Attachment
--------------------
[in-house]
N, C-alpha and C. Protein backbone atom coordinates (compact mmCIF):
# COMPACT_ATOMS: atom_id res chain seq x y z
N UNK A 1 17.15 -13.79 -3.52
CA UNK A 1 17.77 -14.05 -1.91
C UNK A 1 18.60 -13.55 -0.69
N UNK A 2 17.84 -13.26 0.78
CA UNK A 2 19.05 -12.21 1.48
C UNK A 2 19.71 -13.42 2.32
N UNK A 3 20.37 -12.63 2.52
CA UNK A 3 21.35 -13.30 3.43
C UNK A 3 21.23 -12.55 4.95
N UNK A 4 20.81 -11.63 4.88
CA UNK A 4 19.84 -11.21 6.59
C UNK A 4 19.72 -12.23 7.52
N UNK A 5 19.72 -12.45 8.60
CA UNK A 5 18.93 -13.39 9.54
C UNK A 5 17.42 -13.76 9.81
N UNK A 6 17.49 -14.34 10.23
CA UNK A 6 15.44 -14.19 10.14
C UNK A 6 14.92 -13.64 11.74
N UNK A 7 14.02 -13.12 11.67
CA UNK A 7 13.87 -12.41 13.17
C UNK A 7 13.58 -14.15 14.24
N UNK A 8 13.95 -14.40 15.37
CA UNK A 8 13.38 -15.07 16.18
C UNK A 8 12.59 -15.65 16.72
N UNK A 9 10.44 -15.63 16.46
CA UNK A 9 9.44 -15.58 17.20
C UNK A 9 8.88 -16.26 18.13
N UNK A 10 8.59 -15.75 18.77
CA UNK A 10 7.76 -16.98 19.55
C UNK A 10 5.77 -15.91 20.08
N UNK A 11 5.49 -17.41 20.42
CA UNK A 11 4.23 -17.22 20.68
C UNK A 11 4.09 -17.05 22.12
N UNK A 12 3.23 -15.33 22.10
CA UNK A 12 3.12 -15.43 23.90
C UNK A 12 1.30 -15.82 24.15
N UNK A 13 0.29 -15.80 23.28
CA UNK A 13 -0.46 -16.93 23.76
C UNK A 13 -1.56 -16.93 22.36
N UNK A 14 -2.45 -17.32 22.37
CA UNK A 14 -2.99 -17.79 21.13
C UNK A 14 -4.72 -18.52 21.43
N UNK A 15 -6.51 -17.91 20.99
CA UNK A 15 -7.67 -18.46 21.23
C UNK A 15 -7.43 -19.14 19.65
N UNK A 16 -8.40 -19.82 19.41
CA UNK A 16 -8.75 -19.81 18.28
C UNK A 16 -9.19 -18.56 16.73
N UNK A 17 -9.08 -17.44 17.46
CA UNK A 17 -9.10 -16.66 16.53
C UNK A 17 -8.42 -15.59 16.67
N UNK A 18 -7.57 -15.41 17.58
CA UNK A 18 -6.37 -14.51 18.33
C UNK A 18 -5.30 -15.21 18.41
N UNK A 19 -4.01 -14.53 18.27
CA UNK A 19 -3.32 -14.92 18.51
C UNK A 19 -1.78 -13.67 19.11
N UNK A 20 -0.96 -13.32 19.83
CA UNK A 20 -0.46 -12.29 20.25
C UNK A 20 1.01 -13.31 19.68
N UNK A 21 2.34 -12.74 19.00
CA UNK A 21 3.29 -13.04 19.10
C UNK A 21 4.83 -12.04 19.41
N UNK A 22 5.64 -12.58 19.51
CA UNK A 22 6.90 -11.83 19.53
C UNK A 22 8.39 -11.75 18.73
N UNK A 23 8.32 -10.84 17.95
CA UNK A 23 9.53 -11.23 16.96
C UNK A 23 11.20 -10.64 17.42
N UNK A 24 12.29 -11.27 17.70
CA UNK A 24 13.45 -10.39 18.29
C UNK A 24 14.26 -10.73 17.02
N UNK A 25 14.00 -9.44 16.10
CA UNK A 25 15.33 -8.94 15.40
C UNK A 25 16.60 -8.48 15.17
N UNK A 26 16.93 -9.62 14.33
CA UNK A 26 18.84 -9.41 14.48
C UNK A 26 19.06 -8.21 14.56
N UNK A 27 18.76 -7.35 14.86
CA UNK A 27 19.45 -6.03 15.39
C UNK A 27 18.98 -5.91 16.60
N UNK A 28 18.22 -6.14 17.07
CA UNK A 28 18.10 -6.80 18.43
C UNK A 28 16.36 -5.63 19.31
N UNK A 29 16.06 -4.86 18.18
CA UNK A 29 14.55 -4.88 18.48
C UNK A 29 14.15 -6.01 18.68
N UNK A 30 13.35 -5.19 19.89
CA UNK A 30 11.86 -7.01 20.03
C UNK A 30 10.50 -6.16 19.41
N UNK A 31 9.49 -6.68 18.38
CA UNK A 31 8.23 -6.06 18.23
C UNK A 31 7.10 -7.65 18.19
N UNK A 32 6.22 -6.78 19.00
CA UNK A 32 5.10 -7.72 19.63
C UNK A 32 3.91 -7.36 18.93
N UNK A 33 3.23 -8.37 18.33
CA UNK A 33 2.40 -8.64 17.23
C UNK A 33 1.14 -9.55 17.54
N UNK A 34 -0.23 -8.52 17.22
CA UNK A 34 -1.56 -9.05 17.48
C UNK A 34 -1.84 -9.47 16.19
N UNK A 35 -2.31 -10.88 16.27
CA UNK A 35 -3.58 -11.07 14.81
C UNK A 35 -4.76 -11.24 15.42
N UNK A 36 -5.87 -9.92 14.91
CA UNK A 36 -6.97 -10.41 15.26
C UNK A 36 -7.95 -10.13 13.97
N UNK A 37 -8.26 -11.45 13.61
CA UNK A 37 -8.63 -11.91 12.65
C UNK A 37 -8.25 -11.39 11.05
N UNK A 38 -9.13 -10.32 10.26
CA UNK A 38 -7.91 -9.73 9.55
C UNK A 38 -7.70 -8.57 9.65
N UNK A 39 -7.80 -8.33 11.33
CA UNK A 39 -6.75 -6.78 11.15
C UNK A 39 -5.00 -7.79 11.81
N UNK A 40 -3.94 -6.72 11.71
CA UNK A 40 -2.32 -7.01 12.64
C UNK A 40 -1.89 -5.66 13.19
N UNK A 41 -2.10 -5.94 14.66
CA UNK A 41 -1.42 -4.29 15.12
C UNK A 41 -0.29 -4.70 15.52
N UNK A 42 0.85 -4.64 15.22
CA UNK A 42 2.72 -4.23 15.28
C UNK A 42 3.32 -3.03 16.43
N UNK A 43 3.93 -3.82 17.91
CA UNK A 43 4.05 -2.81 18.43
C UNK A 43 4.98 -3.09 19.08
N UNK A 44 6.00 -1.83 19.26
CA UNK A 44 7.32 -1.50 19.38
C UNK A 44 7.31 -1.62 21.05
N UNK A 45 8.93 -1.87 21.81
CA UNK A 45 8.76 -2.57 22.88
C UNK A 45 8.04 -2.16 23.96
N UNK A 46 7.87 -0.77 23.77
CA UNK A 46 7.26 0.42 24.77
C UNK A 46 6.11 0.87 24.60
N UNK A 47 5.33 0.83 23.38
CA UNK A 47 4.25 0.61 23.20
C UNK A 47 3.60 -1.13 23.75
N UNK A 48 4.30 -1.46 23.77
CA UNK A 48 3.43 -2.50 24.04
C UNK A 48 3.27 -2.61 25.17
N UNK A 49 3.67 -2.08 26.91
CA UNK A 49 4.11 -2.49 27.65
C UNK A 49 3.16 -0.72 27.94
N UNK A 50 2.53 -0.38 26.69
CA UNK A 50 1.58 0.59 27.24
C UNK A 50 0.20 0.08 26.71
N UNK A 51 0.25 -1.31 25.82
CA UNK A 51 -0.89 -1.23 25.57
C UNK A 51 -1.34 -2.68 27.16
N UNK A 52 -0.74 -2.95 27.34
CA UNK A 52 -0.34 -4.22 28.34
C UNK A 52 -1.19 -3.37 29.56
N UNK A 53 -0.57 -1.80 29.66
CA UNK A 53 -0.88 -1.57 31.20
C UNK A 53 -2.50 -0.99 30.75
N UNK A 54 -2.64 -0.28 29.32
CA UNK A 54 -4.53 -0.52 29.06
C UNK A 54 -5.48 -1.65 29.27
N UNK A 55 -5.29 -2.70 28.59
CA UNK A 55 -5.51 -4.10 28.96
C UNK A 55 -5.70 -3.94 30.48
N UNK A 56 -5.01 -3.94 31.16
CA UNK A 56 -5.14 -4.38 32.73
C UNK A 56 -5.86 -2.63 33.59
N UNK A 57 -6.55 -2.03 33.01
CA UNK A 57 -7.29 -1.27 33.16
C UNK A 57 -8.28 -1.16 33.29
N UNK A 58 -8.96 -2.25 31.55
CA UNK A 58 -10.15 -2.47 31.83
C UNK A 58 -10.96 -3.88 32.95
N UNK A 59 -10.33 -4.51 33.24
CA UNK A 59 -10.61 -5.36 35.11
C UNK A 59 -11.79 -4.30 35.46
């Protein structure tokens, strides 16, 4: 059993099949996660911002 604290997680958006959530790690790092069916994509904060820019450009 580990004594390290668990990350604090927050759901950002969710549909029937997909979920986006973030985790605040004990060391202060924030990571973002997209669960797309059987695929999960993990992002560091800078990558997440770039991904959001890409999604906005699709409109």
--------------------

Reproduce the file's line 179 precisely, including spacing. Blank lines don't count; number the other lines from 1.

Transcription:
CA UNK A 59 -10.61 -5.36 35.11